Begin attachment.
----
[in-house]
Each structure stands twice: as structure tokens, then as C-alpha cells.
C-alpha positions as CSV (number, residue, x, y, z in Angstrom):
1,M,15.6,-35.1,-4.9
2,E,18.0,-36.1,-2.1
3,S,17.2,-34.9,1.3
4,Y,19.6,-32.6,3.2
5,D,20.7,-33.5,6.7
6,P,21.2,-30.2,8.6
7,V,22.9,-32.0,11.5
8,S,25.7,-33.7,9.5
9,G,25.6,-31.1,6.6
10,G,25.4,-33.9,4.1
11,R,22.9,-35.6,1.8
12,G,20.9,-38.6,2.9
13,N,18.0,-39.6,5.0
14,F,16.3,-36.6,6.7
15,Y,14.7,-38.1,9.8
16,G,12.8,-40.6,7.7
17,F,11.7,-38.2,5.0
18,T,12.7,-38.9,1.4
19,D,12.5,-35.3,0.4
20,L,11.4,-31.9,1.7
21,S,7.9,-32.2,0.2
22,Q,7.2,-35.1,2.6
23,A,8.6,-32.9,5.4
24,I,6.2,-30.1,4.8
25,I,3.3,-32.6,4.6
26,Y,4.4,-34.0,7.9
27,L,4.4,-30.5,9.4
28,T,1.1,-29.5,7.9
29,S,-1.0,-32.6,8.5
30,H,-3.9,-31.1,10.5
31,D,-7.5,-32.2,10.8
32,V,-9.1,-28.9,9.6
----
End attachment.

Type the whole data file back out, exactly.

[in-house]
Each structure stands twice: as structure tokens, then as C-alpha cells.
C-alpha positions as CSV (number, residue, x, y, z in Angstrom):
1,M,15.6,-35.1,-4.9
2,E,18.0,-36.1,-2.1
3,S,17.2,-34.9,1.3
4,Y,19.6,-32.6,3.2
5,D,20.7,-33.5,6.7
6,P,21.2,-30.2,8.6
7,V,22.9,-32.0,11.5
8,S,25.7,-33.7,9.5
9,G,25.6,-31.1,6.6
10,G,25.4,-33.9,4.1
11,R,22.9,-35.6,1.8
12,G,20.9,-38.6,2.9
13,N,18.0,-39.6,5.0
14,F,16.3,-36.6,6.7
15,Y,14.7,-38.1,9.8
16,G,12.8,-40.6,7.7
17,F,11.7,-38.2,5.0
18,T,12.7,-38.9,1.4
19,D,12.5,-35.3,0.4
20,L,11.4,-31.9,1.7
21,S,7.9,-32.2,0.2
22,Q,7.2,-35.1,2.6
23,A,8.6,-32.9,5.4
24,I,6.2,-30.1,4.8
25,I,3.3,-32.6,4.6
26,Y,4.4,-34.0,7.9
27,L,4.4,-30.5,9.4
28,T,1.1,-29.5,7.9
29,S,-1.0,-32.6,8.5
30,H,-3.9,-31.1,10.5
31,D,-7.5,-32.2,10.8
32,V,-9.1,-28.9,9.6